In the teeming streets of Jordan's Bakaa refugee camp, where 100,000 Palestinians made homeless by the 1967 war continue to live, two decades later, in makeshift houses under "emergency" conditions, the anger is more palpable still. An old sheik from Beersheba glares from beneath his kaffiyeh: "I ask of the American people not to support an American war in the gulf with the Arab countries, with the Arab people or with Iraq, whose consequences ..." He pauses and waves his hand to indicate the misery around him: "You are present in the Bakaa camp, a 'temporary camp,' and this is the immediate consequence of war."

Among the children of Bakaa, the inherited fury of their fathers and brothers is visceral. During a demonstration against the American presence in the region, young boys carry pigeons in their hands. Not doves of peace, but symbolic Jews, they say, whose necks they intend to break. The pigeons' eyes are as helpless as those of the children. "When you reach a certain stage of desperation," says Taher al-Masri, a former Jordanian Foreign minister, "you don't care about anything. Without committing suicide, people can kill themselves, you know. If a patient doesn't have confidence that he will be cured he might simply die."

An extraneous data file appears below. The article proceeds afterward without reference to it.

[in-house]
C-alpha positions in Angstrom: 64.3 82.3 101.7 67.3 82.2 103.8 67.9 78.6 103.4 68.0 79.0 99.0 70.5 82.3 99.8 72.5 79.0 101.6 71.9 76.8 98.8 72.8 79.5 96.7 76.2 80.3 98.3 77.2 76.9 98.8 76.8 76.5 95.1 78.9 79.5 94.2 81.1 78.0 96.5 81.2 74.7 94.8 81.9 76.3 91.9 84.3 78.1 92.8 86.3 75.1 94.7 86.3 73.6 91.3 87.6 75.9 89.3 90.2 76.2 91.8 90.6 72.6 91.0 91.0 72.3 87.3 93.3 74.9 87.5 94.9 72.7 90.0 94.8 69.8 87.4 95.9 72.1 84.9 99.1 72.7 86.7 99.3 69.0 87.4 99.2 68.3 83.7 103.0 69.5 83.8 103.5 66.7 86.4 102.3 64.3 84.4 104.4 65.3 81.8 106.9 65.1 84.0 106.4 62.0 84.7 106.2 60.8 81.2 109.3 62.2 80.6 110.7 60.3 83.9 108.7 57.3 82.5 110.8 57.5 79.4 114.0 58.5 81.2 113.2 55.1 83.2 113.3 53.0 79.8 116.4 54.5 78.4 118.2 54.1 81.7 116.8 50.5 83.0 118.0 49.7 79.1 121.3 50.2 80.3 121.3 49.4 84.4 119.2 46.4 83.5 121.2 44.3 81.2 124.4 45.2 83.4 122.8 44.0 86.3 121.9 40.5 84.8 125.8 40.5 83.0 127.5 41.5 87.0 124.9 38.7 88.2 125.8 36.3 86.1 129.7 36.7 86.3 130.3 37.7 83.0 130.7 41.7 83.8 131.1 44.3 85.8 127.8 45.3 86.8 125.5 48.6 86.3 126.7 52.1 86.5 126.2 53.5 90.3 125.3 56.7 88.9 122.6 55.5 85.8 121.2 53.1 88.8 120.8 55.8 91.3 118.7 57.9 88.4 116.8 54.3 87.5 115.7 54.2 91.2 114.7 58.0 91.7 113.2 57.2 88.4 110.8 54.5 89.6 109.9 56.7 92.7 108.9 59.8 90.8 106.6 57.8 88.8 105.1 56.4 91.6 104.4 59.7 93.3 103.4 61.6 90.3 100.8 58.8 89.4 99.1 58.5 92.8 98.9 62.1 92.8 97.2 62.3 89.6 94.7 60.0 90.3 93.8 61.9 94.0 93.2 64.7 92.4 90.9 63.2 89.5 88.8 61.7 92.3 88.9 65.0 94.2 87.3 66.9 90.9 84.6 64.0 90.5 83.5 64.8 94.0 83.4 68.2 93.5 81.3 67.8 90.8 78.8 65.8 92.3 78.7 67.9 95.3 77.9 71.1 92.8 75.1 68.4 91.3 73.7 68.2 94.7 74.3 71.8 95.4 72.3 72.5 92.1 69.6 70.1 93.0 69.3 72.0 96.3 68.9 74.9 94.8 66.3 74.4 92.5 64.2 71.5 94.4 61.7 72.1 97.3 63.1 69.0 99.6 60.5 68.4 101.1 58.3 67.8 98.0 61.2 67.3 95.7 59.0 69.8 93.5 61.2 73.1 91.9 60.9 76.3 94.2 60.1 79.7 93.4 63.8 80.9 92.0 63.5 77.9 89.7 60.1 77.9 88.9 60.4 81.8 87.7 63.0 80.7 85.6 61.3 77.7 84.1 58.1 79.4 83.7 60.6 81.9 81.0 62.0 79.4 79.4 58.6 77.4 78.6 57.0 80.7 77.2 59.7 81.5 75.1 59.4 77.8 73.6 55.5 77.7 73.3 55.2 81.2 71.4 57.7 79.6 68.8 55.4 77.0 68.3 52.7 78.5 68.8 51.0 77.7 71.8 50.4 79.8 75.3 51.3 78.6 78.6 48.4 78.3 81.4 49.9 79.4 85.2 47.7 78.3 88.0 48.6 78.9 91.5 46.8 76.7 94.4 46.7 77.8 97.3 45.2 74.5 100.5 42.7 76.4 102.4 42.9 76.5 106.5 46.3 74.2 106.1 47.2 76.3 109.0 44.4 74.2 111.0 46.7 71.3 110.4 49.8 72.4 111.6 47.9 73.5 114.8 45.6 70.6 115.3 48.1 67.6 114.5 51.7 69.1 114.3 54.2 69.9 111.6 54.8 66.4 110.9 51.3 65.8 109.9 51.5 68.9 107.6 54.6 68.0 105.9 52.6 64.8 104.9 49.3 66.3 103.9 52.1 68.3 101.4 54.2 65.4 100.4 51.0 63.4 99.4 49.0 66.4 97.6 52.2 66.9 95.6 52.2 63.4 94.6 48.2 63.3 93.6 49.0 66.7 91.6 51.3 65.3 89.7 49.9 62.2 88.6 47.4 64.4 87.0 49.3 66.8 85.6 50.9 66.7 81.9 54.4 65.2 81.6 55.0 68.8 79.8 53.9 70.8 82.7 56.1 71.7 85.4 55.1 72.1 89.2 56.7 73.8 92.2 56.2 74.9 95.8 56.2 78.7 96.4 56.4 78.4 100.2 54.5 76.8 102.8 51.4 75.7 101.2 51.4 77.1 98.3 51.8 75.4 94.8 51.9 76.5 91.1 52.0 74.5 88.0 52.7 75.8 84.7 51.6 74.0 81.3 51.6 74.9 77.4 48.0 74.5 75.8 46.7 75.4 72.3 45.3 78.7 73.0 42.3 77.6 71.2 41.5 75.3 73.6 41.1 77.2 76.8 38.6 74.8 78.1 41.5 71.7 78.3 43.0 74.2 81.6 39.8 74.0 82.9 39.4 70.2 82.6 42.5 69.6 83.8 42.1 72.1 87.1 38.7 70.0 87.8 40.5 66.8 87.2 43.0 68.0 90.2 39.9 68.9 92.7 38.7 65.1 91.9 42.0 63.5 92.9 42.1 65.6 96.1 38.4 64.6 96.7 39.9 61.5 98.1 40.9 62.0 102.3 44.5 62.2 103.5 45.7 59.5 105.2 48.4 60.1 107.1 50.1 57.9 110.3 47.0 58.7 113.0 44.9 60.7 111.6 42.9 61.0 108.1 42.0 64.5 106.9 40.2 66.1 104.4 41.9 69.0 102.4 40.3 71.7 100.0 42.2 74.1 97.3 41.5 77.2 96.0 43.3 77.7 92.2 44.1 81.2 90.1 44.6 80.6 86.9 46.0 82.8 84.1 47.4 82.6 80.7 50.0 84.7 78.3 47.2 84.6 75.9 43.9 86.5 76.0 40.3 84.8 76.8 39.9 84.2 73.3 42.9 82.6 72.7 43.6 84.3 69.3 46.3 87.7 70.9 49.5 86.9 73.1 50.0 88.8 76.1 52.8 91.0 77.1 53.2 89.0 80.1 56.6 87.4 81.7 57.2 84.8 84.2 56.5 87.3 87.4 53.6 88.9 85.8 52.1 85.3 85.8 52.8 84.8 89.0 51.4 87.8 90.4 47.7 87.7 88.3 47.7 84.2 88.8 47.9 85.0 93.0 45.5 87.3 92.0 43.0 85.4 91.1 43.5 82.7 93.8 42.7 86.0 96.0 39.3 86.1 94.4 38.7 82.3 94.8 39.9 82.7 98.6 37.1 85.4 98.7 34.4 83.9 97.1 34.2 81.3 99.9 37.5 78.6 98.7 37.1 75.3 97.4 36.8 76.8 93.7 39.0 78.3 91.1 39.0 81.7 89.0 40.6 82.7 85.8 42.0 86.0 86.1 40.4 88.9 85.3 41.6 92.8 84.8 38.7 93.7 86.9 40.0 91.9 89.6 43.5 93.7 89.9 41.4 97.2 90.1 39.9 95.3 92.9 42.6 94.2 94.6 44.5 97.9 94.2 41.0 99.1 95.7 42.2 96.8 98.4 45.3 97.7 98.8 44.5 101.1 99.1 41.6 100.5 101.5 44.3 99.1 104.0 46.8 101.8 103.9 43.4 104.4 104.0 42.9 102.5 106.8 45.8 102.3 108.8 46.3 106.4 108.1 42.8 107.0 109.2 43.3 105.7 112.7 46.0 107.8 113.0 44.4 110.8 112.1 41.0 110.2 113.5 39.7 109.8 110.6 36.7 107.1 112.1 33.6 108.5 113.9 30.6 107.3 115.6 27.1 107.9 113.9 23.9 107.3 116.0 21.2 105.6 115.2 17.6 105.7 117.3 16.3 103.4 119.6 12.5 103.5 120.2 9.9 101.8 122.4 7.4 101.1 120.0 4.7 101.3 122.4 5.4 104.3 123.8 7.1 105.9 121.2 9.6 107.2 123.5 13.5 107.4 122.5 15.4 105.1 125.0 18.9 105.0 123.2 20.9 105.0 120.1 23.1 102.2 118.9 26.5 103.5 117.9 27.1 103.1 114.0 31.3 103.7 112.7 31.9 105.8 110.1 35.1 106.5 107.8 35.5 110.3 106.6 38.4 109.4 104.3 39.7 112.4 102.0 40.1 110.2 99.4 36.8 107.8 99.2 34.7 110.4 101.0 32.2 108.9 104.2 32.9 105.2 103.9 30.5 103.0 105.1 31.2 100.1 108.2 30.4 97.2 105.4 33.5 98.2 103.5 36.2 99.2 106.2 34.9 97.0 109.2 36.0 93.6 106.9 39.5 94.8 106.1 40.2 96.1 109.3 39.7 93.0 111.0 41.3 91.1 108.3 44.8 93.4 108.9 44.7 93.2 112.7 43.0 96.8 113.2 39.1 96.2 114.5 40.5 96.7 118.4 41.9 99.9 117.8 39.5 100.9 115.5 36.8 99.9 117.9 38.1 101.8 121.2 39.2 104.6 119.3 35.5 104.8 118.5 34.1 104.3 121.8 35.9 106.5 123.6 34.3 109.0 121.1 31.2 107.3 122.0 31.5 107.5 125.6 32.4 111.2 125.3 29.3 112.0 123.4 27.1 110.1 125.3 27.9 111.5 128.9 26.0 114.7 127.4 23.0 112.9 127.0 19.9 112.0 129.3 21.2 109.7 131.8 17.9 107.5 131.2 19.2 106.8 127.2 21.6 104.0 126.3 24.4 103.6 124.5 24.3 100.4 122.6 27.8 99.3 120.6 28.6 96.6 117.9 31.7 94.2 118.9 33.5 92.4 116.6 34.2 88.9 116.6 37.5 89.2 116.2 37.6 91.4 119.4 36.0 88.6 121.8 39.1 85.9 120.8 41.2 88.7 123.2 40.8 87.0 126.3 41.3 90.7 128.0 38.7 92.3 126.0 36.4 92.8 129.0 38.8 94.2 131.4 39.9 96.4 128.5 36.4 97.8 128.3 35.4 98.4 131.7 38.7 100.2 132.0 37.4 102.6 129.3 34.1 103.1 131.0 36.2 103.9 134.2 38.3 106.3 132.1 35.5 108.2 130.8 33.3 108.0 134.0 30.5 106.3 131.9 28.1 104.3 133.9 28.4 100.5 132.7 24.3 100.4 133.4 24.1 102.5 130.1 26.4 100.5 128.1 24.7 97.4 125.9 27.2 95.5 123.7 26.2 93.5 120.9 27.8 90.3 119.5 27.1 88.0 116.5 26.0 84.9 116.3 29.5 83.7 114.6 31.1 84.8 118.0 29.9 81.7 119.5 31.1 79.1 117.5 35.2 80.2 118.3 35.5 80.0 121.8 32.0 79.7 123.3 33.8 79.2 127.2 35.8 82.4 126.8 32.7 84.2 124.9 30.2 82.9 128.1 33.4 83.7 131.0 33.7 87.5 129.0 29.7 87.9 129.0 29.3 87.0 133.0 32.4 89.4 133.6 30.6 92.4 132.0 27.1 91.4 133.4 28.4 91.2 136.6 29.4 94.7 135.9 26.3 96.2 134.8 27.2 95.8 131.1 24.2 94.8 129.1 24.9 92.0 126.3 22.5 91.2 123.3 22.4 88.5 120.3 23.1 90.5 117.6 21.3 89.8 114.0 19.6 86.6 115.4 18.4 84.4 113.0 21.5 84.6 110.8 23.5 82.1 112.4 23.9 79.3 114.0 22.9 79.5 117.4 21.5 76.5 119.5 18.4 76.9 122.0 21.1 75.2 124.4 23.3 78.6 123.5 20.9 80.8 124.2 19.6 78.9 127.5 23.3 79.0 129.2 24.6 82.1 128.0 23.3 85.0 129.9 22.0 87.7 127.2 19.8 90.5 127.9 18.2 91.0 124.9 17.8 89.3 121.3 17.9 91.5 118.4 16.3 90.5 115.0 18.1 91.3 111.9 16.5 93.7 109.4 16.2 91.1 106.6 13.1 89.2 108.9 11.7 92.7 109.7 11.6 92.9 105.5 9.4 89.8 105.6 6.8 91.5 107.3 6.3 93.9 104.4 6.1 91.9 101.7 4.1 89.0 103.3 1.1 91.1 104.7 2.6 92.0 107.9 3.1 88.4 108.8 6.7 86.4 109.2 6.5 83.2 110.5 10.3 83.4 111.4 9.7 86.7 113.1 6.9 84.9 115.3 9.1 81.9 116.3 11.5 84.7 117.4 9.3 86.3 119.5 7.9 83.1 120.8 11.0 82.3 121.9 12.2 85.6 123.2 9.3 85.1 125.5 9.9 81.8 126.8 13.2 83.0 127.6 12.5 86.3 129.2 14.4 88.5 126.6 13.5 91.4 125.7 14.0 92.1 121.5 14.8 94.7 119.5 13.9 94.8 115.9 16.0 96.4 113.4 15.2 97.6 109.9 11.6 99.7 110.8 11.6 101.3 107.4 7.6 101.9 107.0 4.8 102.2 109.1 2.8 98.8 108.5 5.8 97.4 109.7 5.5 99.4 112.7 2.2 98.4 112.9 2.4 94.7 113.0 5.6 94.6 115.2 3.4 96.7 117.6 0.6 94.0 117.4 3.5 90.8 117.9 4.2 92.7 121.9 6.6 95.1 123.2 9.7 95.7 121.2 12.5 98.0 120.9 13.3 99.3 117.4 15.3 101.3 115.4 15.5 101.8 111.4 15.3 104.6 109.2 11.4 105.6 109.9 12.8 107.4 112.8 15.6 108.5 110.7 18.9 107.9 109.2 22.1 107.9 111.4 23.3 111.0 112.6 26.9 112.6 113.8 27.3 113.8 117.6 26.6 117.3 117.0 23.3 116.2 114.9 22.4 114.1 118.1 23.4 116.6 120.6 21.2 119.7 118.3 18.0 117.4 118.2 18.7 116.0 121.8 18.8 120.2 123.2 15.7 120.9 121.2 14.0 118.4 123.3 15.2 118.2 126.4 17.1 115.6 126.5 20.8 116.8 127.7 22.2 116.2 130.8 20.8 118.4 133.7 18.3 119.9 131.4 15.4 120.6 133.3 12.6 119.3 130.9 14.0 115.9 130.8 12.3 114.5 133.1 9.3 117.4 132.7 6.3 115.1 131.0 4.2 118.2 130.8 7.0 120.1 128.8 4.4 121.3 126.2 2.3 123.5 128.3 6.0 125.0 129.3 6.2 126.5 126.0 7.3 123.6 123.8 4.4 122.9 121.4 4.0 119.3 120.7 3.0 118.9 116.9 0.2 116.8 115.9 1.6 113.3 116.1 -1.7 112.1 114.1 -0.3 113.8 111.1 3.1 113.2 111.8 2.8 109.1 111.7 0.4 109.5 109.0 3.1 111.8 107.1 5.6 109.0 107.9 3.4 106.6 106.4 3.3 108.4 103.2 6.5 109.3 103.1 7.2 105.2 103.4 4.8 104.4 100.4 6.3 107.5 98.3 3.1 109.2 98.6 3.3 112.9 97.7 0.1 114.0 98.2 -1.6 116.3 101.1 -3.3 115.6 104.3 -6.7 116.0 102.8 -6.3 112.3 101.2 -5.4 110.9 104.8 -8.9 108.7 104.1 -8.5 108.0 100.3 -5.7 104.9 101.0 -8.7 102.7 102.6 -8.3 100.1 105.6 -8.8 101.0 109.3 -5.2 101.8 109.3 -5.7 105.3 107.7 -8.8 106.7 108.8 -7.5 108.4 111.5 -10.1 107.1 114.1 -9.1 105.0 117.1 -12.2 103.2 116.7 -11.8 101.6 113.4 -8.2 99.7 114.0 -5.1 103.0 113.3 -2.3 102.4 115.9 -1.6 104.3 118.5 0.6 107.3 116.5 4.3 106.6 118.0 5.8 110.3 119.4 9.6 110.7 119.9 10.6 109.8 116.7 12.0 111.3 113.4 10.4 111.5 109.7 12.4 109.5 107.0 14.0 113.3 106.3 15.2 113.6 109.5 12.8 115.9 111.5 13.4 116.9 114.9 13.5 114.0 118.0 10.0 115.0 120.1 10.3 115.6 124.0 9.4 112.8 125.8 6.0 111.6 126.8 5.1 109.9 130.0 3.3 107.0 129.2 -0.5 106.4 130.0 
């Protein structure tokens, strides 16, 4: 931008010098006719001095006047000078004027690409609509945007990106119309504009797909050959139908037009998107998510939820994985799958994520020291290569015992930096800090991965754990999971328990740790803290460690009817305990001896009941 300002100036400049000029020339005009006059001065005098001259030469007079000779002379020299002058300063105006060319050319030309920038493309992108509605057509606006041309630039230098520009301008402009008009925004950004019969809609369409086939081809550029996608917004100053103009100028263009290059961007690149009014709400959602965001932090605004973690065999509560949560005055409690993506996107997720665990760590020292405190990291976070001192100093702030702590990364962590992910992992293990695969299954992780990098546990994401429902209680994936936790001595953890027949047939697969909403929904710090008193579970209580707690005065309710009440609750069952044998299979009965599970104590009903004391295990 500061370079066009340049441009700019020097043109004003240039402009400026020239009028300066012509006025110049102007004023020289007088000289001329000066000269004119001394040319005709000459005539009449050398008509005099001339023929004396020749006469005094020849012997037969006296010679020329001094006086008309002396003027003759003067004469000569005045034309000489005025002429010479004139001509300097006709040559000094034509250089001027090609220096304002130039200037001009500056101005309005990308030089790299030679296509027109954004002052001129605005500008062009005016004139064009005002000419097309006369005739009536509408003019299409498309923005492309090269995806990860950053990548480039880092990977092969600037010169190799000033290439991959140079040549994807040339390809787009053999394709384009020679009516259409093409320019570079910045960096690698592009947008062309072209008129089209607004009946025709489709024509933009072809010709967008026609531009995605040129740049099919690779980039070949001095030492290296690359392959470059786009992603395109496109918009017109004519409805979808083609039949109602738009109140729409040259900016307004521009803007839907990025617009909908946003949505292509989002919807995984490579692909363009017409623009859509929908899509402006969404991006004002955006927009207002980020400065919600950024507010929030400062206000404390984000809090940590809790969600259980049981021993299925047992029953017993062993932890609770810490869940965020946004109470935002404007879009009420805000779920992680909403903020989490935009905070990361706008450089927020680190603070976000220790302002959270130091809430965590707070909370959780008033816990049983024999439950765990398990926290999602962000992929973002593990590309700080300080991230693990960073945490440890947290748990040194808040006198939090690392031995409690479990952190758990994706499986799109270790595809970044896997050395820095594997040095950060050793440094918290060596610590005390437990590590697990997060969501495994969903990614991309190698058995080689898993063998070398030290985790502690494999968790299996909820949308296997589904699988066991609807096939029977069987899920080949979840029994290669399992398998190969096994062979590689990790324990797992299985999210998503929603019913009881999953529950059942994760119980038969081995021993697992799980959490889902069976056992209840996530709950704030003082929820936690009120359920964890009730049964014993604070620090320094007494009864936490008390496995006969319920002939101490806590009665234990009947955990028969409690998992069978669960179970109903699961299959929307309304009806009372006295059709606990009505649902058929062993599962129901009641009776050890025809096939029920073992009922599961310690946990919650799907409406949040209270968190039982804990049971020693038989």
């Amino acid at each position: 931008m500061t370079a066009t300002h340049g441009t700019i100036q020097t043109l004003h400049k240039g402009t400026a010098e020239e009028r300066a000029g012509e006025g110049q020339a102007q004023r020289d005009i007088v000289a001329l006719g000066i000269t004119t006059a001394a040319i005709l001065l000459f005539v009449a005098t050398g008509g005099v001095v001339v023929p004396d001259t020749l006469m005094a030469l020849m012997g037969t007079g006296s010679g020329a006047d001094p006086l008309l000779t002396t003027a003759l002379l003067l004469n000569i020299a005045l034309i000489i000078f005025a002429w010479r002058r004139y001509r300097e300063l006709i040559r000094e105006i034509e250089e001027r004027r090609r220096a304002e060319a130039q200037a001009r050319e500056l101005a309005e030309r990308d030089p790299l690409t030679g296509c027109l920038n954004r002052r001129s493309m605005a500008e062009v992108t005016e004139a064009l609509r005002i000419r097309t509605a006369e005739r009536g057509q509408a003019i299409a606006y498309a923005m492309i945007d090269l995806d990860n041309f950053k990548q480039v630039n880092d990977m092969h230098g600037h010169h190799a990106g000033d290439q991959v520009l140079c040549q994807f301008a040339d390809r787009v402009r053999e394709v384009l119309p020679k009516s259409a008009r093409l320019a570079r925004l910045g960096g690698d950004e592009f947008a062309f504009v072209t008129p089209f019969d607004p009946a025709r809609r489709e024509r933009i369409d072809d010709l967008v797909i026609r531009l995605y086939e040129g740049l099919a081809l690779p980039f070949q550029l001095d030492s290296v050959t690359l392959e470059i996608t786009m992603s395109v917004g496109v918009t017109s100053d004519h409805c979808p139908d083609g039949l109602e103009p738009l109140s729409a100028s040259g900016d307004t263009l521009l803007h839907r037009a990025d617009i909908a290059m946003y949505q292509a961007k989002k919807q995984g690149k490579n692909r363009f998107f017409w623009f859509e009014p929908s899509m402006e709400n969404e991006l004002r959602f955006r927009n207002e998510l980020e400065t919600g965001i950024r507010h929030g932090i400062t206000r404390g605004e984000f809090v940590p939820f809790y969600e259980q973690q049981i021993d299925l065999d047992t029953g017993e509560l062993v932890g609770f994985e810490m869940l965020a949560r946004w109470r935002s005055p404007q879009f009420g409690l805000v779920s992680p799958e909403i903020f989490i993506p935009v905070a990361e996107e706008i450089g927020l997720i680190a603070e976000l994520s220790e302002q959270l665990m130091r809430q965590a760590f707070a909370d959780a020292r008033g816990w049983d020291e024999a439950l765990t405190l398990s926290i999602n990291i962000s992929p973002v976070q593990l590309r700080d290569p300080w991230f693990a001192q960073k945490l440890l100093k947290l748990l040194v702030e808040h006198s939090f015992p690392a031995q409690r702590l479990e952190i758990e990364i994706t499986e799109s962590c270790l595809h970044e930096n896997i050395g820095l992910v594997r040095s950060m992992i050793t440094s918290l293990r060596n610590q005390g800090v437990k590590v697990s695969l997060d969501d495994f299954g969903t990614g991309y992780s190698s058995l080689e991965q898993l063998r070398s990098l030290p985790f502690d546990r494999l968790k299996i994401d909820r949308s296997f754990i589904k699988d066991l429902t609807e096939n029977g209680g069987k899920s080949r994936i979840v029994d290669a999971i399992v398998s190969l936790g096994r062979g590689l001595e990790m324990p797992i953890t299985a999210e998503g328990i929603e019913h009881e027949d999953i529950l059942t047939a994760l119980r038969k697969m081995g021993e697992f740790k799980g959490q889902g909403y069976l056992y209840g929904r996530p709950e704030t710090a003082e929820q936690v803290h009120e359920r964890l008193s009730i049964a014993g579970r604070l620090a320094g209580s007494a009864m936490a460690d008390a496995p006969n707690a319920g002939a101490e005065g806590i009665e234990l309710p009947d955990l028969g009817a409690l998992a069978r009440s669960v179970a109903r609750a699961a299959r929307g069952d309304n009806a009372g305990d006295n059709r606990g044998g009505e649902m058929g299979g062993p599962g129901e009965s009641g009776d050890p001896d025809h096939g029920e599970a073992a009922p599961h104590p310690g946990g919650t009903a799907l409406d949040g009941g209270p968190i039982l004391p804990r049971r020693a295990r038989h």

At one time, Arabs thought the hope for a cure lay with the West. Since Napoleon's conquest of Egypt 192 years ago, Arabs have realized their ancient civilization would have to find ways to learn from the practical, precise, powerful West. "We must follow the path of the Europeans so as to be their equals and partners in civilization," Egyptian author Taha Husayn declared before World War II. Attracted by the Occident's strength and efficiency, Arabs studied Western polities and economics, trying diligently to adapt them to Islamic traditions. After World War II many immersed themselves in Western art and literature. Poets in Baghdad suddenly found a kindred voice in the work of T. S. Eliot, enthralled by the imagery of his "Waste Land," which they saw as their own.

But mostly the flow of culture, and of understanding, went one way. France got some feedback through Arab immigration and the slow accumulation of creative works in French by writers, actors, even comedians of Arab descent. But the British were interested less in the Arabs themselves than in their own eccentric Arabists--T. E. Lawrence, Richard Francis Burton and the like. Americans were interested in oil and what it took to get it out of the desert. Even those who moved to the Middle East tended to live in their compounds, content with their cars, air conditioners and other conveniences, talking only to those Arabs who came to them.